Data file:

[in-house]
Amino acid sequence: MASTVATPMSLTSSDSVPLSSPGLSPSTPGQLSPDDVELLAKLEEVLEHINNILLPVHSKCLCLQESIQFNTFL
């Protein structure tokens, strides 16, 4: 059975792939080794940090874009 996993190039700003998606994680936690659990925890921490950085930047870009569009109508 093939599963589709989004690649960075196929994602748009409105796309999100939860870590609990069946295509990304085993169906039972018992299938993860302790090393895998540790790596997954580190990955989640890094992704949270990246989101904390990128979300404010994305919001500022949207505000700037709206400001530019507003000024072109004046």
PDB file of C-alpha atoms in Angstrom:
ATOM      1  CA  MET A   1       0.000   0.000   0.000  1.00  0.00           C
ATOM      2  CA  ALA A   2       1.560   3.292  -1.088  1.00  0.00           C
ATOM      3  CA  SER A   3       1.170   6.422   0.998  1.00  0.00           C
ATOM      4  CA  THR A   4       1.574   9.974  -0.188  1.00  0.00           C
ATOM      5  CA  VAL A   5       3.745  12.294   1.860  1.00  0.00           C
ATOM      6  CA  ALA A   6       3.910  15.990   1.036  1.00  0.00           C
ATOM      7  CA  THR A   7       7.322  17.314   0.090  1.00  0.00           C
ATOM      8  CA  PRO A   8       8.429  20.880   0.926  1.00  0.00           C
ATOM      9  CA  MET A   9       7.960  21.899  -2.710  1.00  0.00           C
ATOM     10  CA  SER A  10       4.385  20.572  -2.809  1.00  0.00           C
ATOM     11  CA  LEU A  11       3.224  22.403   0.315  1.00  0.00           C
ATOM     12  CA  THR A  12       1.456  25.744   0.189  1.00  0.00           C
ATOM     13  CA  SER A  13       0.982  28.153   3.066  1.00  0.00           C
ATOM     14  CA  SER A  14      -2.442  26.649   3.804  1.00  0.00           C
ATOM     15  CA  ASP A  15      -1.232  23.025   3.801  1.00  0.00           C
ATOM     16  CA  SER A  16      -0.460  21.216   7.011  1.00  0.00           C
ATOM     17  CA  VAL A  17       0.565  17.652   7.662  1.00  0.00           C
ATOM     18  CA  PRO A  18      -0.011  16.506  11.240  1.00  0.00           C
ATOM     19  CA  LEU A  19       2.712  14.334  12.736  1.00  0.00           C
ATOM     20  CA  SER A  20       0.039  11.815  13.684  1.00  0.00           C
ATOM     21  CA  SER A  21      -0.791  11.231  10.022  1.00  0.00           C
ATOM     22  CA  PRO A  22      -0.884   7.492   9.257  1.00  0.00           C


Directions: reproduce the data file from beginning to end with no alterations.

[in-house]
Amino acid sequence: MASTVATPMSLTSSDSVPLSSPGLSPSTPGQLSPDDVELLAKLEEVLEHINNILLPVHSKCLCLQESIQFNTFL
């Protein structure tokens, strides 16, 4: 059975792939080794940090874009 996993190039700003998606994680936690659990925890921490950085930047870009569009109508 093939599963589709989004690649960075196929994602748009409105796309999100939860870590609990069946295509990304085993169906039972018992299938993860302790090393895998540790790596997954580190990955989640890094992704949270990246989101904390990128979300404010994305919001500022949207505000700037709206400001530019507003000024072109004046």
PDB file of C-alpha atoms in Angstrom:
ATOM      1  CA  MET A   1       0.000   0.000   0.000  1.00  0.00           C
ATOM      2  CA  ALA A   2       1.560   3.292  -1.088  1.00  0.00           C
ATOM      3  CA  SER A   3       1.170   6.422   0.998  1.00  0.00           C
ATOM      4  CA  THR A   4       1.574   9.974  -0.188  1.00  0.00           C
ATOM      5  CA  VAL A   5       3.745  12.294   1.860  1.00  0.00           C
ATOM      6  CA  ALA A   6       3.910  15.990   1.036  1.00  0.00           C
ATOM      7  CA  THR A   7       7.322  17.314   0.090  1.00  0.00           C
ATOM      8  CA  PRO A   8       8.429  20.880   0.926  1.00  0.00           C
ATOM      9  CA  MET A   9       7.960  21.899  -2.710  1.00  0.00           C
ATOM     10  CA  SER A  10       4.385  20.572  -2.809  1.00  0.00           C
ATOM     11  CA  LEU A  11       3.224  22.403   0.315  1.00  0.00           C
ATOM     12  CA  THR A  12       1.456  25.744   0.189  1.00  0.00           C
ATOM     13  CA  SER A  13       0.982  28.153   3.066  1.00  0.00           C
ATOM     14  CA  SER A  14      -2.442  26.649   3.804  1.00  0.00           C
ATOM     15  CA  ASP A  15      -1.232  23.025   3.801  1.00  0.00           C
ATOM     16  CA  SER A  16      -0.460  21.216   7.011  1.00  0.00           C
ATOM     17  CA  VAL A  17       0.565  17.652   7.662  1.00  0.00           C
ATOM     18  CA  PRO A  18      -0.011  16.506  11.240  1.00  0.00           C
ATOM     19  CA  LEU A  19       2.712  14.334  12.736  1.00  0.00           C
ATOM     20  CA  SER A  20       0.039  11.815  13.684  1.00  0.00           C
ATOM     21  CA  SER A  21      -0.791  11.231  10.022  1.00  0.00           C
ATOM     22  CA  PRO A  22      -0.884   7.492   9.257  1.00  0.00           C